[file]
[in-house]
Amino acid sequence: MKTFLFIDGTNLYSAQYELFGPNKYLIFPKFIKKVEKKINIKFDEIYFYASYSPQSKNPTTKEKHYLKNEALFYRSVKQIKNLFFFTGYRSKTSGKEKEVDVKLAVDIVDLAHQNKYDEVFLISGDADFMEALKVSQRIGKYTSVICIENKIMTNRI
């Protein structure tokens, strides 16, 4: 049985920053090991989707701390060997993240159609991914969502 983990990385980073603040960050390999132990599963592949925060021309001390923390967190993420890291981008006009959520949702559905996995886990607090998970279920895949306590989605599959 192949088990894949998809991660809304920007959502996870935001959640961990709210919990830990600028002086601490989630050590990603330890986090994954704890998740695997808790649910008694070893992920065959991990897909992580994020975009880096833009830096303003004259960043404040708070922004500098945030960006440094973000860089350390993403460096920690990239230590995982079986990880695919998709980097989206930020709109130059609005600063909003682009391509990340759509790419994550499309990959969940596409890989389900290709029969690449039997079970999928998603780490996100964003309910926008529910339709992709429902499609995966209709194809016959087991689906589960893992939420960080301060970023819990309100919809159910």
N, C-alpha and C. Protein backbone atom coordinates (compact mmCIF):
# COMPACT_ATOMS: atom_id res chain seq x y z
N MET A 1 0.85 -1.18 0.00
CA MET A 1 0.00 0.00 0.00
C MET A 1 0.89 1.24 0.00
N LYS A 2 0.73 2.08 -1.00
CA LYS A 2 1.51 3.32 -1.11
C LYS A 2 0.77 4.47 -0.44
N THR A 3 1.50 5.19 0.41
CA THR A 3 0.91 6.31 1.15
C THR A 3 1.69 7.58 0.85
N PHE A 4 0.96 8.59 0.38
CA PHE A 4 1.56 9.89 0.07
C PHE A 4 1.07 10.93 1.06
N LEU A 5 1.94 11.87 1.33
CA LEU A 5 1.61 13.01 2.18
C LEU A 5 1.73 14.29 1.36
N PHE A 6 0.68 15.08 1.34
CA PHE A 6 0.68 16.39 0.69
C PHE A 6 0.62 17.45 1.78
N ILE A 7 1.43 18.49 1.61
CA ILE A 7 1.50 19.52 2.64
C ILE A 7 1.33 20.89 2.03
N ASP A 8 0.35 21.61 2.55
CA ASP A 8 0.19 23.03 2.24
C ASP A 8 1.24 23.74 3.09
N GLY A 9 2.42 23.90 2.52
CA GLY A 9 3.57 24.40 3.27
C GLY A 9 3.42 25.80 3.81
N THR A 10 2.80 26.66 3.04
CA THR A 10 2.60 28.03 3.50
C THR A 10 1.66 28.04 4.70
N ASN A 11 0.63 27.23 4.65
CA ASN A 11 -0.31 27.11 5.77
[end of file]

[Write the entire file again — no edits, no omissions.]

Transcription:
[in-house]
Amino acid sequence: MKTFLFIDGTNLYSAQYELFGPNKYLIFPKFIKKVEKKINIKFDEIYFYASYSPQSKNPTTKEKHYLKNEALFYRSVKQIKNLFFFTGYRSKTSGKEKEVDVKLAVDIVDLAHQNKYDEVFLISGDADFMEALKVSQRIGKYTSVICIENKIMTNRI
């Protein structure tokens, strides 16, 4: 049985920053090991989707701390060997993240159609991914969502 983990990385980073603040960050390999132990599963592949925060021309001390923390967190993420890291981008006009959520949702559905996995886990607090998970279920895949306590989605599959 192949088990894949998809991660809304920007959502996870935001959640961990709210919990830990600028002086601490989630050590990603330890986090994954704890998740695997808790649910008694070893992920065959991990897909992580994020975009880096833009830096303003004259960043404040708070922004500098945030960006440094973000860089350390993403460096920690990239230590995982079986990880695919998709980097989206930020709109130059609005600063909003682009391509990340759509790419994550499309990959969940596409890989389900290709029969690449039997079970999928998603780490996100964003309910926008529910339709992709429902499609995966209709194809016959087991689906589960893992939420960080301060970023819990309100919809159910």
N, C-alpha and C. Protein backbone atom coordinates (compact mmCIF):
# COMPACT_ATOMS: atom_id res chain seq x y z
N MET A 1 0.85 -1.18 0.00
CA MET A 1 0.00 0.00 0.00
C MET A 1 0.89 1.24 0.00
N LYS A 2 0.73 2.08 -1.00
CA LYS A 2 1.51 3.32 -1.11
C LYS A 2 0.77 4.47 -0.44
N THR A 3 1.50 5.19 0.41
CA THR A 3 0.91 6.31 1.15
C THR A 3 1.69 7.58 0.85
N PHE A 4 0.96 8.59 0.38
CA PHE A 4 1.56 9.89 0.07
C PHE A 4 1.07 10.93 1.06
N LEU A 5 1.94 11.87 1.33
CA LEU A 5 1.61 13.01 2.18
C LEU A 5 1.73 14.29 1.36
N PHE A 6 0.68 15.08 1.34
CA PHE A 6 0.68 16.39 0.69
C PHE A 6 0.62 17.45 1.78
N ILE A 7 1.43 18.49 1.61
CA ILE A 7 1.50 19.52 2.64
C ILE A 7 1.33 20.89 2.03
N ASP A 8 0.35 21.61 2.55
CA ASP A 8 0.19 23.03 2.24
C ASP A 8 1.24 23.74 3.09
N GLY A 9 2.42 23.90 2.52
CA GLY A 9 3.57 24.40 3.27
C GLY A 9 3.42 25.80 3.81
N THR A 10 2.80 26.66 3.04
CA THR A 10 2.60 28.03 3.50
C THR A 10 1.66 28.04 4.70
N ASN A 11 0.63 27.23 4.65
CA ASN A 11 -0.31 27.11 5.77